I have never chilled mine and they do okay. I don't know the type as I have as I started with grocery store bulbs, but I have read that soft neck varieties do better in warm climates.
04 Dec 22, (Australia - sub-tropical climate)
Probably make no difference. The thing is to use mature aged bulbs. Fresh new bulbs may not be as good as bulbs that have been out of the ground for a few months.
16 Oct 22, Holly (USA - Zone 5b climate)
Can I plant garlic bulbs in pots (that will remain outside throughout winter) in zone 5b?
20 Oct 22, (USA - Zone 5b climate)
If you can grow it in the ground you can grow it in a pot usually.
14 Oct 22, David Kalet (USA - Zone 10a climate)
I just moved to Naples Florida. I am looking for hard neck and soft neck varieties that would grow here. I am thinking that planting on December 21 and harvesting June 21 maybe a good start. It doesn't get frosty here, but perhaps vernalizing the bulbs in the refrigerator for 40 days may work. Appreciate any thoughts.
18 Nov 22, Ruth A Hersh (USA - Zone 9a climate)
Garlic grows GREAT here in Florida, but only the soft neck varieties, & you must give them 8 weeks artificial winter in a refrigerator prior to planting. Preferably one without ripening fruit as they put off gasses that can hurt your garlic whilst chilling.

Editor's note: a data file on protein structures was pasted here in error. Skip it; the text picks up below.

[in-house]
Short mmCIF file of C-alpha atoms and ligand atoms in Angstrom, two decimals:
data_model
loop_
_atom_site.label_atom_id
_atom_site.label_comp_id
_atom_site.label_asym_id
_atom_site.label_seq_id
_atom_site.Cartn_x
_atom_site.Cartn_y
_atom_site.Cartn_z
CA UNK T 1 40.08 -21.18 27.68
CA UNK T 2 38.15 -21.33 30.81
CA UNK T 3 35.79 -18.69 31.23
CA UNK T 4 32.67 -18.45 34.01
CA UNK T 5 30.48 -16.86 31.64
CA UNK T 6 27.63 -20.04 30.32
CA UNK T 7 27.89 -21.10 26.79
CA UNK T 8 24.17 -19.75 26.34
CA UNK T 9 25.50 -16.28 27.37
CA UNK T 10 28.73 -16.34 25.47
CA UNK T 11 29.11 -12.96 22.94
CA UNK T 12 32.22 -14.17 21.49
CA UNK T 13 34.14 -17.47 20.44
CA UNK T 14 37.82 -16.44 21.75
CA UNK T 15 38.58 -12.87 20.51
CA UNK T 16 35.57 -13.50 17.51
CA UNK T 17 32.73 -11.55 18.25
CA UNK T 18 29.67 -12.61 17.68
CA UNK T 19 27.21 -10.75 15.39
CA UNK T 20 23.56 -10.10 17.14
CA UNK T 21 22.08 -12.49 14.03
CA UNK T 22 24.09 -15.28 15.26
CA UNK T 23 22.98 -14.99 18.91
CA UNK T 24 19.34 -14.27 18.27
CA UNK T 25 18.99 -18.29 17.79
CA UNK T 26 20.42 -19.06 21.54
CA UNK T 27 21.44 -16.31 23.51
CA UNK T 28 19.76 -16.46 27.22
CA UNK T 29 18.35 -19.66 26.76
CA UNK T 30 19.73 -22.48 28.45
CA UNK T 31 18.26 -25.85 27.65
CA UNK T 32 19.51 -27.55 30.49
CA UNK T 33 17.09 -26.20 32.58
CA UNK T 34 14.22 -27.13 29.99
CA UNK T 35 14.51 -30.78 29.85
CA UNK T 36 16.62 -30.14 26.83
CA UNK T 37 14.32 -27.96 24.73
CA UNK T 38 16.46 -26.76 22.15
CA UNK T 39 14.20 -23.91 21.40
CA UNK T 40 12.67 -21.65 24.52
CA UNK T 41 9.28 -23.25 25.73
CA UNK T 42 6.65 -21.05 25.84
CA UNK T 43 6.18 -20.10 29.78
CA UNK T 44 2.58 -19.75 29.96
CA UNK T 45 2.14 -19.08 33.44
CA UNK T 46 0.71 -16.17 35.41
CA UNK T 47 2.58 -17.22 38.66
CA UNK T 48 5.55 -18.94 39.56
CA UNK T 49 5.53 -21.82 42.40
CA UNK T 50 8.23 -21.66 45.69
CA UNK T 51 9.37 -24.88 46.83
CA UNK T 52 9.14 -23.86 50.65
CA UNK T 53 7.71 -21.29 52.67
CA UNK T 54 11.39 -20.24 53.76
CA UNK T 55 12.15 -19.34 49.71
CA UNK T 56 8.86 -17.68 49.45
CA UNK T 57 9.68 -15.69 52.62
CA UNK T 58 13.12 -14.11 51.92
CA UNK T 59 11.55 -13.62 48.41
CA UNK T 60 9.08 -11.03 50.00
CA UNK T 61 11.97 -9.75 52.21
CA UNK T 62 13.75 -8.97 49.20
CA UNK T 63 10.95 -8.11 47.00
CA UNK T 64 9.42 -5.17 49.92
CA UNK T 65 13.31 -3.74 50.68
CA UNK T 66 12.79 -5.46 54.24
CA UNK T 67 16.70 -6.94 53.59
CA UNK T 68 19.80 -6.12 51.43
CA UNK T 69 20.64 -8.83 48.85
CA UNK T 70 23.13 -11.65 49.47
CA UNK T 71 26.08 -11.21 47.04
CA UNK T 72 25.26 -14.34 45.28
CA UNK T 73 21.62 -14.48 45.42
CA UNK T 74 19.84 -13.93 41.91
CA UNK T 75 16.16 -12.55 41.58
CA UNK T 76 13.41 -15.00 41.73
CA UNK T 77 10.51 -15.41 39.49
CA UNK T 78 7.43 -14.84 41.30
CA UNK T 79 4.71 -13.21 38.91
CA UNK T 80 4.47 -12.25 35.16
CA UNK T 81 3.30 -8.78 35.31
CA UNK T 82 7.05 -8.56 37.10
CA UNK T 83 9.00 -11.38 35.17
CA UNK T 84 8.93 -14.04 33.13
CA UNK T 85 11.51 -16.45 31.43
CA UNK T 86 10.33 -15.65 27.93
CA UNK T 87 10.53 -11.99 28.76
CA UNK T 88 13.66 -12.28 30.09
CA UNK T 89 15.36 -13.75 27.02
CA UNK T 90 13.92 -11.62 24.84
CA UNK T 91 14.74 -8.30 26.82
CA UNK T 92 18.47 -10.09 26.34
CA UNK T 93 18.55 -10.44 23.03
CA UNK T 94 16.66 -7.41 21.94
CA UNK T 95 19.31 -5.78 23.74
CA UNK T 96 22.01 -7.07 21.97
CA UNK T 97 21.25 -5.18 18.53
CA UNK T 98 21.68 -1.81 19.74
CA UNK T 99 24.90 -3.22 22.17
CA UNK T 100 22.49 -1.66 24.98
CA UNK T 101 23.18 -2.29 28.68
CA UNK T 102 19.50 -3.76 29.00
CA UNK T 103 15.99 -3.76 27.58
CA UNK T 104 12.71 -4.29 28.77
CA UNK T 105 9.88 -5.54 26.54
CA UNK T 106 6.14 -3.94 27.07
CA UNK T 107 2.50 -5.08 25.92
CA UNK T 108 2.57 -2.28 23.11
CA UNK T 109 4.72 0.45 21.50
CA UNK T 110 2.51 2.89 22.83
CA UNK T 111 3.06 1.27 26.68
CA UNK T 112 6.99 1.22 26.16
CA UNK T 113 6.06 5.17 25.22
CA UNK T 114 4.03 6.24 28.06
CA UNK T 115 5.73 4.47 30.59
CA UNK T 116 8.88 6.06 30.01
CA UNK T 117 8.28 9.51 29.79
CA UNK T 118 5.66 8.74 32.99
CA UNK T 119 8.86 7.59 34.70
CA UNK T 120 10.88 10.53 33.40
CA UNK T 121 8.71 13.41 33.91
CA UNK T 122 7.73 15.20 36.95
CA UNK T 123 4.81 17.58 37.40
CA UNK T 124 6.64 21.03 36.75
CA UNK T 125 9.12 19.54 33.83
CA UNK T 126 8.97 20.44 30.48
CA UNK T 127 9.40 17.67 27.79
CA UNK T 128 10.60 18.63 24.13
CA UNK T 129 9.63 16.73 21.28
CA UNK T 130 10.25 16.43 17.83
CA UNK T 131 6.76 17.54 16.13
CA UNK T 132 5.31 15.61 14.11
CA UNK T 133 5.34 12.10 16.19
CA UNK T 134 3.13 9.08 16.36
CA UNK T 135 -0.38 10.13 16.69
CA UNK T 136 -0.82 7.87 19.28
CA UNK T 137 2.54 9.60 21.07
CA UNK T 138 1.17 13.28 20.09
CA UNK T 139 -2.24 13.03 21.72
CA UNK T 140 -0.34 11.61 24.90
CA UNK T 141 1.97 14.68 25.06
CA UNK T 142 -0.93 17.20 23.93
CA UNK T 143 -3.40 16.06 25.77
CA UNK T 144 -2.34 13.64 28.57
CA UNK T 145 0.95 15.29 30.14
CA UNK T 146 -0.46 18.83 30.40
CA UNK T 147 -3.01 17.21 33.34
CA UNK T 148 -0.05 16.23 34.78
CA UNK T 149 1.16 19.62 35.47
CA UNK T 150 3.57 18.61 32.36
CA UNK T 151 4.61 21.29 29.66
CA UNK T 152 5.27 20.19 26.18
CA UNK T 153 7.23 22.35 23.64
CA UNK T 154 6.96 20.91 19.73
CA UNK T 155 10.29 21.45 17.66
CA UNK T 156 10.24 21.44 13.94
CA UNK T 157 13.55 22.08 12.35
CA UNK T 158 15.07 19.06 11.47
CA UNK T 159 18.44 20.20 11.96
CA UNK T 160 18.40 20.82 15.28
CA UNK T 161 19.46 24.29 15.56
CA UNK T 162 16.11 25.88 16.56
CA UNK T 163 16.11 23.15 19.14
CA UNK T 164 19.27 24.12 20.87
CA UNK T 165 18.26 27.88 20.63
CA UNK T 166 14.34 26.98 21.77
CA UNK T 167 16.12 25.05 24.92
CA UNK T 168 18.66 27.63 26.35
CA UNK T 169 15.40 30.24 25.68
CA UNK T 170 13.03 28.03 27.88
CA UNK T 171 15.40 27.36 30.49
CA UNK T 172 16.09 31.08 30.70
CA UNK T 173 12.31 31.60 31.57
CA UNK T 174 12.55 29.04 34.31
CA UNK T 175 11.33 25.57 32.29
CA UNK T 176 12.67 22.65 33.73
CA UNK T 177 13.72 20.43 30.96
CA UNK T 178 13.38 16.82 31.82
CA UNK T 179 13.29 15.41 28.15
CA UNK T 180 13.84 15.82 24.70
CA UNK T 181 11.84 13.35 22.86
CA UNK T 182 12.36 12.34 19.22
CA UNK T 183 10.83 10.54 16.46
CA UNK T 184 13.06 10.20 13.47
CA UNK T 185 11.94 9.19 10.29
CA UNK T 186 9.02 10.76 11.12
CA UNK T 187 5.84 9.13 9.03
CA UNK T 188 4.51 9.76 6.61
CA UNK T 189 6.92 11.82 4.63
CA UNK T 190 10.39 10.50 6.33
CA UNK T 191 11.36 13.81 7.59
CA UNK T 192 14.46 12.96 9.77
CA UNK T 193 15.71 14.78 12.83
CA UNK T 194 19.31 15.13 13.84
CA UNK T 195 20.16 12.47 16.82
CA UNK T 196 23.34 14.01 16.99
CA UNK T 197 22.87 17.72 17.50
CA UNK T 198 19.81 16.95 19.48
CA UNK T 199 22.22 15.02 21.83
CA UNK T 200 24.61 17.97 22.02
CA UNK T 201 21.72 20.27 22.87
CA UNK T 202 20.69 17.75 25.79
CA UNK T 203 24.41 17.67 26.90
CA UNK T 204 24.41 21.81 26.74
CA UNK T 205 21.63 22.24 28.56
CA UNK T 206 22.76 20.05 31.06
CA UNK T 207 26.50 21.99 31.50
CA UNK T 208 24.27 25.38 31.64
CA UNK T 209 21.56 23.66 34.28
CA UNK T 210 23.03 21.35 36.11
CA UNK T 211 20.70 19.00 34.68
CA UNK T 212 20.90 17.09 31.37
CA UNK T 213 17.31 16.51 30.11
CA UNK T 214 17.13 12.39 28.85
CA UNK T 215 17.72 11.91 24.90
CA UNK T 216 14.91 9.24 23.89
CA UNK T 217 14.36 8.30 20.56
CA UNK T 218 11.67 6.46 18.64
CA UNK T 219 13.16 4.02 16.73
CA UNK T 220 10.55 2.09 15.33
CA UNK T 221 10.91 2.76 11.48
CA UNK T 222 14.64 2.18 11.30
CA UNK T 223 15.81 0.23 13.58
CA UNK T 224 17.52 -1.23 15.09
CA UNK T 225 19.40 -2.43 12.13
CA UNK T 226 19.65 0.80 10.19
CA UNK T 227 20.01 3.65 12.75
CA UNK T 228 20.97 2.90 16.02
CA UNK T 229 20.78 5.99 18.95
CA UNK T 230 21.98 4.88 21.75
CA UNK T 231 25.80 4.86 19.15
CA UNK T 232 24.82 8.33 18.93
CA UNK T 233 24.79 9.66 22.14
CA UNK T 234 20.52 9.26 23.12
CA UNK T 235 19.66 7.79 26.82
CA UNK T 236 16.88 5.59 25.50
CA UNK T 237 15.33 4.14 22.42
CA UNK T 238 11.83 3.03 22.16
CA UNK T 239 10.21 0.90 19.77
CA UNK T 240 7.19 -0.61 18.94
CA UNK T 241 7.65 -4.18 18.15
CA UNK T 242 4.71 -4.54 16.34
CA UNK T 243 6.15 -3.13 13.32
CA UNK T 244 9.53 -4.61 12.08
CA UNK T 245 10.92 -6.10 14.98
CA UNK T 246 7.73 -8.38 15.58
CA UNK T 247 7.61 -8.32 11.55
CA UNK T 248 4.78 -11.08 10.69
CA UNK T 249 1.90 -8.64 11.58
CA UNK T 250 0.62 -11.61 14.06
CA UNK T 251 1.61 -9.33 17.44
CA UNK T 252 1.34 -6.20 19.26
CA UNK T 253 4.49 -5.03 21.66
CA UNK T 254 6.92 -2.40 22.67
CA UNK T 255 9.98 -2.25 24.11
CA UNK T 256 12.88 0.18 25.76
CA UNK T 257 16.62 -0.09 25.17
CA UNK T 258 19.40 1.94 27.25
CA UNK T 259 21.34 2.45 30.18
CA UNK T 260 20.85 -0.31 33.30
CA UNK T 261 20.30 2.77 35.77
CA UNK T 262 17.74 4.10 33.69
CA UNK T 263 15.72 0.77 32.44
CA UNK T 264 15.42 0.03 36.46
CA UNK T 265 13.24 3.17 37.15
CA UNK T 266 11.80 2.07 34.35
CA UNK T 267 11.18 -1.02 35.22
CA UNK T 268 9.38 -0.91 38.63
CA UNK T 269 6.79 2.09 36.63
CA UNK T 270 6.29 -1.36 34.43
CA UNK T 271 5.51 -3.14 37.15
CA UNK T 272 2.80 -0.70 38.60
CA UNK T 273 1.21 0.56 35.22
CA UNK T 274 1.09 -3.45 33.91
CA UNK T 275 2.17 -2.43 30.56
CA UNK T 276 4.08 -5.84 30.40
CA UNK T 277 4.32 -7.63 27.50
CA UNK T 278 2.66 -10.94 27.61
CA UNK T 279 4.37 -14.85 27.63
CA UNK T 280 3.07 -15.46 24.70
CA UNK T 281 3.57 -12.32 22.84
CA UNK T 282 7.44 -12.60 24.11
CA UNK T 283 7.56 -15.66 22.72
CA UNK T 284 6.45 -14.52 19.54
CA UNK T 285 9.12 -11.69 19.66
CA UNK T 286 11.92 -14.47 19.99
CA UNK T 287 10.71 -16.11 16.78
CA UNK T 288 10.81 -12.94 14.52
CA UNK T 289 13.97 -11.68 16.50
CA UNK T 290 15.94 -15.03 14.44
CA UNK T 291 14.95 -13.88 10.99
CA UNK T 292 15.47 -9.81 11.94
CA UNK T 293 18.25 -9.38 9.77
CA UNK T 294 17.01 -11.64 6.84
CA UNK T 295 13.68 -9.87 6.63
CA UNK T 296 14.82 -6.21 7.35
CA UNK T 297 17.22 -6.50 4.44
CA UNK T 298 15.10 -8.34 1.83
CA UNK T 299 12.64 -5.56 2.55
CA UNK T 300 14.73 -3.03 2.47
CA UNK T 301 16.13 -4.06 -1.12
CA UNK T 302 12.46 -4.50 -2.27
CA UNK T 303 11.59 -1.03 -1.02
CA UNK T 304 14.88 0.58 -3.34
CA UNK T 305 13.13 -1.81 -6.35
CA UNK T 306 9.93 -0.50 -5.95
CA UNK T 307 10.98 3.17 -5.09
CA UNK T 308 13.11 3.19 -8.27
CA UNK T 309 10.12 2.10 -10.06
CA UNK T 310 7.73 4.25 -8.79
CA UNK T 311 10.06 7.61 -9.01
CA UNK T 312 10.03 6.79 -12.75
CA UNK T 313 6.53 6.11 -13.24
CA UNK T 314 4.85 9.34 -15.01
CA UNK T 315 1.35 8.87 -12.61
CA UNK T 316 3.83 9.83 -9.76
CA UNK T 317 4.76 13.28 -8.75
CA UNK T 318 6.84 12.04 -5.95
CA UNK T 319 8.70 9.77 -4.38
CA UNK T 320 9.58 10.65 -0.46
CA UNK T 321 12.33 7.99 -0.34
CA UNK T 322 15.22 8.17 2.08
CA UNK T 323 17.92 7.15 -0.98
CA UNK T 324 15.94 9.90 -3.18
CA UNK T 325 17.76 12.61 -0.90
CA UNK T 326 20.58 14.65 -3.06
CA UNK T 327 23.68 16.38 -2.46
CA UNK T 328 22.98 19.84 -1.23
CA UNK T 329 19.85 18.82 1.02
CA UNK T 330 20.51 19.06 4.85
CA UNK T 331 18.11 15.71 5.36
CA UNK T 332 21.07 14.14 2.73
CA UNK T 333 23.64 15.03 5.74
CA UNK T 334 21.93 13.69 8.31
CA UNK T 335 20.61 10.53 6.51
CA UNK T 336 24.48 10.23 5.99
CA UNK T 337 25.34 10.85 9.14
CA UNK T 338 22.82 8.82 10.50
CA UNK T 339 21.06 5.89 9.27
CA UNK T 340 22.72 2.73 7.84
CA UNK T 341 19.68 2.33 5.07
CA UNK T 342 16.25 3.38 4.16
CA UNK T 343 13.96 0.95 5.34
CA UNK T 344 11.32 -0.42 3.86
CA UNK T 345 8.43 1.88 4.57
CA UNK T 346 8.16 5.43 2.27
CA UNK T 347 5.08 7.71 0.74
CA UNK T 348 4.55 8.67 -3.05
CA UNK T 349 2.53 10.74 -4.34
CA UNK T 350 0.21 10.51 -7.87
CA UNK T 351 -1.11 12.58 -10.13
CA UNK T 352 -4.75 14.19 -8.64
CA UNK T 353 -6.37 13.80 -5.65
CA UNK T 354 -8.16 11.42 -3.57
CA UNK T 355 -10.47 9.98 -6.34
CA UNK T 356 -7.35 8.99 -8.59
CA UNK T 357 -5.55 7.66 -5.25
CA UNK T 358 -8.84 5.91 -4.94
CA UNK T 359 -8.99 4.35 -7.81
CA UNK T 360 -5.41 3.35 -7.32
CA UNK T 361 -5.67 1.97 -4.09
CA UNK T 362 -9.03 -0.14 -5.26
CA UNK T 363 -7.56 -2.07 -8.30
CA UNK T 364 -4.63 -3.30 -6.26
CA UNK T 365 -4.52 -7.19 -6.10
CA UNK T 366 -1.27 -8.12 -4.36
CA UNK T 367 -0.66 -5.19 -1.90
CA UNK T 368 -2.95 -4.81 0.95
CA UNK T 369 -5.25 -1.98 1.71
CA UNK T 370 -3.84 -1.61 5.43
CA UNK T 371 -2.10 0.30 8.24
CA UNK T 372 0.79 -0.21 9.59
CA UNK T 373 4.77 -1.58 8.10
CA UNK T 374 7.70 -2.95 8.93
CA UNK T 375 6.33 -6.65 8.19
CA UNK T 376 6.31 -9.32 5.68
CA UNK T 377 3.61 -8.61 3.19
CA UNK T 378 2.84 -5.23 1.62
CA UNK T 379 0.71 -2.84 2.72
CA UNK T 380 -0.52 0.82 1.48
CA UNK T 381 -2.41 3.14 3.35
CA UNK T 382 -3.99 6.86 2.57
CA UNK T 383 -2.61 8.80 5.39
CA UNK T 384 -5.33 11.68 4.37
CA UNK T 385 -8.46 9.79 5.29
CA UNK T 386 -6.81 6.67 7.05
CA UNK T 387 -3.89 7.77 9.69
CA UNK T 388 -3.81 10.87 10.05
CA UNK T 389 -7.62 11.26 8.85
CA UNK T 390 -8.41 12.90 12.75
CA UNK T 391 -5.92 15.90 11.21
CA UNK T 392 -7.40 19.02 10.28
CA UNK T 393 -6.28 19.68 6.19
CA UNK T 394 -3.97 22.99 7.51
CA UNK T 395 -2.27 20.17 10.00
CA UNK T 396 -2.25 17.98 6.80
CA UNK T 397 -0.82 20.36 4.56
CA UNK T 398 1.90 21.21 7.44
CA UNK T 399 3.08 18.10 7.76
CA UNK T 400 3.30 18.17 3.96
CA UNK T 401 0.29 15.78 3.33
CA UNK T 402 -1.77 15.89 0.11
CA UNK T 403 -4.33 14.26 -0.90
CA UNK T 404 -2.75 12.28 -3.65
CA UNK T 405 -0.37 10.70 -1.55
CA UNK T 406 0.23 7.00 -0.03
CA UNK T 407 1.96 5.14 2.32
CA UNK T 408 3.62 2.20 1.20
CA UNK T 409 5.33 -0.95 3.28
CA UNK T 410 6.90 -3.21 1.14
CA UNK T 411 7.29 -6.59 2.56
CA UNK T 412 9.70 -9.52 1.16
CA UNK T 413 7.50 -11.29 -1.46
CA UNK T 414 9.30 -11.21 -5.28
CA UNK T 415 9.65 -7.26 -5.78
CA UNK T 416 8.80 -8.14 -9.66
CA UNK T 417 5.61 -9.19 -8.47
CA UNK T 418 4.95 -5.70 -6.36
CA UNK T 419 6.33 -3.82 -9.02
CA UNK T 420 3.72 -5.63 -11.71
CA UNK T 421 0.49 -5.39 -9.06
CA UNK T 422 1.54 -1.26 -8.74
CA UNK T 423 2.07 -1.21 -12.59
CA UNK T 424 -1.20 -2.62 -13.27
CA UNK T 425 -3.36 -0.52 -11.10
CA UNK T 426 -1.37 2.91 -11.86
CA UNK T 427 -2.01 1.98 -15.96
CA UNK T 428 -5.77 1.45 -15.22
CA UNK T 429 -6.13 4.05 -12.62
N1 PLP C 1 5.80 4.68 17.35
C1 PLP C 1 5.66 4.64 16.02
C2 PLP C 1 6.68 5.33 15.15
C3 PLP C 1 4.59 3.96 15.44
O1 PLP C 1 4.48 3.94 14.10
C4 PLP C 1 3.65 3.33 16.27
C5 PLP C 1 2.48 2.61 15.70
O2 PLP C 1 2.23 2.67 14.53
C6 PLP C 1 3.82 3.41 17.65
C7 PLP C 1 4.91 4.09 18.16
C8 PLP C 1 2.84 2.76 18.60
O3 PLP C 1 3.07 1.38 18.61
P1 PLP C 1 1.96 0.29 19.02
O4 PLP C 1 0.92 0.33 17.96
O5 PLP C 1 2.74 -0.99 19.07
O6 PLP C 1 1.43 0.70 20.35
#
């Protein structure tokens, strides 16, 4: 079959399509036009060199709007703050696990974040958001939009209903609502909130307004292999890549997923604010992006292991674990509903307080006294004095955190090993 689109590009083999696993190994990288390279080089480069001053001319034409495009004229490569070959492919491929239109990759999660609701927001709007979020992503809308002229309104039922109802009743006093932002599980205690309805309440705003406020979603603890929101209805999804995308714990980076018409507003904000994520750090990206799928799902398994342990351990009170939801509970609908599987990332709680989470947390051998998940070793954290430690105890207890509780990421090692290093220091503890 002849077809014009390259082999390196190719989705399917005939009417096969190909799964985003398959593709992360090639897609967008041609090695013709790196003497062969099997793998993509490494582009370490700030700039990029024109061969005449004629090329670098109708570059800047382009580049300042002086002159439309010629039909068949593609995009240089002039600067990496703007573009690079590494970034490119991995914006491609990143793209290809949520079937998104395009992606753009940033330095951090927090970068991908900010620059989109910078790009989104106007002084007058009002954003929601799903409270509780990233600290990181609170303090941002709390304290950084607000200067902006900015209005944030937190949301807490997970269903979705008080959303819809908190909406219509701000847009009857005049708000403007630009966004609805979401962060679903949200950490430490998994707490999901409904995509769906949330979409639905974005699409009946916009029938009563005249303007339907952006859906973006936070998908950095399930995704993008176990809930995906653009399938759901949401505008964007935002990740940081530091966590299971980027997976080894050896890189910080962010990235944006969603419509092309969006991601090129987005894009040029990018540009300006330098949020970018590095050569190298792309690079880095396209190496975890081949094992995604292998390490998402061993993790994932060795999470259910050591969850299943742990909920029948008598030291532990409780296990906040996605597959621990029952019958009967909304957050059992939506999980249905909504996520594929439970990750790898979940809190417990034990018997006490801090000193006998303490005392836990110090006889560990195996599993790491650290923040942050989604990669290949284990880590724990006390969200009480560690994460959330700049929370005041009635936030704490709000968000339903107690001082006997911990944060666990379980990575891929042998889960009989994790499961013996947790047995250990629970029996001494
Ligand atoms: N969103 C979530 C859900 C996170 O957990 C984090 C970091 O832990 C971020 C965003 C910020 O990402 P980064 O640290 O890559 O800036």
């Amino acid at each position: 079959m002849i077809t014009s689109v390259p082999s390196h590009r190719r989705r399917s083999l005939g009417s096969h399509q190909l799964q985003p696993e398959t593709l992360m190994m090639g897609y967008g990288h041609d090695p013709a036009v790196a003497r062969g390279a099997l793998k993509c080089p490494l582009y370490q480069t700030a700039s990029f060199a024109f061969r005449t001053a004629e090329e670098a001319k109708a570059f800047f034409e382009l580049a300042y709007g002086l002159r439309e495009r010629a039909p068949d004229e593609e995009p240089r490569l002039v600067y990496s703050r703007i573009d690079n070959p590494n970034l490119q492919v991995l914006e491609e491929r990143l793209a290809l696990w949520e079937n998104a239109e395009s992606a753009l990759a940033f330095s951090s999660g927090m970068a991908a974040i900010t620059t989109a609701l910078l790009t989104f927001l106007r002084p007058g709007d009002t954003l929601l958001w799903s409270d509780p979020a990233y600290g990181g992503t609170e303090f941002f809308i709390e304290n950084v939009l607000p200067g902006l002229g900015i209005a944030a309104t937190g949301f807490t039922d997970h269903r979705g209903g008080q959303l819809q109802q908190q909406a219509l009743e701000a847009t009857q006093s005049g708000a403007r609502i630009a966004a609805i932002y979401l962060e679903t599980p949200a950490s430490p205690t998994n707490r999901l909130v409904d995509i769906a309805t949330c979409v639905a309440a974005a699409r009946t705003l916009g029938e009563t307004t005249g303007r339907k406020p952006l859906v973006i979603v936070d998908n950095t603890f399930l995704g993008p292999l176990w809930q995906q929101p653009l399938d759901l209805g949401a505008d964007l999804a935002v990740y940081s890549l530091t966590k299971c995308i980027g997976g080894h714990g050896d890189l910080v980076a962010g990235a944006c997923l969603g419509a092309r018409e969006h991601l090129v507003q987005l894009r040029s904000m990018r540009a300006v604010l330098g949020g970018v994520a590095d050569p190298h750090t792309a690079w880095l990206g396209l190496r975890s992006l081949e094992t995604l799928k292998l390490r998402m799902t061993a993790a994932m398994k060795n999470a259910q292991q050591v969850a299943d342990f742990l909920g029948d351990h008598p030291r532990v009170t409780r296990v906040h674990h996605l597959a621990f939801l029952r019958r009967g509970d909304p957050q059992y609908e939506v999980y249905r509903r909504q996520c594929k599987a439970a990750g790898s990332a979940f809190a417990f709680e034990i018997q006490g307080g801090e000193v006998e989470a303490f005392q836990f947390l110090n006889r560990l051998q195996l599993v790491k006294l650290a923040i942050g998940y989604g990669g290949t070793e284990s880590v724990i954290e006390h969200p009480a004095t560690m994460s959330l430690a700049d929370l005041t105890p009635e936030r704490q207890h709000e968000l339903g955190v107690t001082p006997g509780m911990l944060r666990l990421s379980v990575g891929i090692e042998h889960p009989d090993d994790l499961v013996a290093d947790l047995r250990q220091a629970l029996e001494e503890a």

06 Nov 22, Dave in California Zone 10A (USA - Zone 10a climate)
David, I also live in Zone 10A but in California (hot and dry, average 10 inches of rain per year), and please IGNORE the Aussie who thinks we do not check our Zone 10A recommendations. I have been container gardening here for a couple years and am still learning, with notable mistakes being not knowing correct planting/harvesting times (I now use this website over anything on a seed package), overcrowding, and overwatering. I have successfully grown garlic in Zone 10A, from store bought garlic cloves that were sprouting tiny green shoots, and they produced but the heads and cloves were only about half the size as the original store-bought, which might be caused by the climate, or more likely from be the mistakes I was making trying to grow new things like crowding, overwatering, and not knowing when to plant or harvest. Anyway, give growing garlic a try and my best advice is to avoid overwatering. I had a lot of cloves rot instead of growing and I think it was because of overwatering. After doing more research I'm trying to grow garlic again by planting some in NOV, and some in DEC, and really monitoring the watering. Even though my garlic was half sized, it still tastes great, so I would rather have half sized garlic I can grow myself than not growing garlic.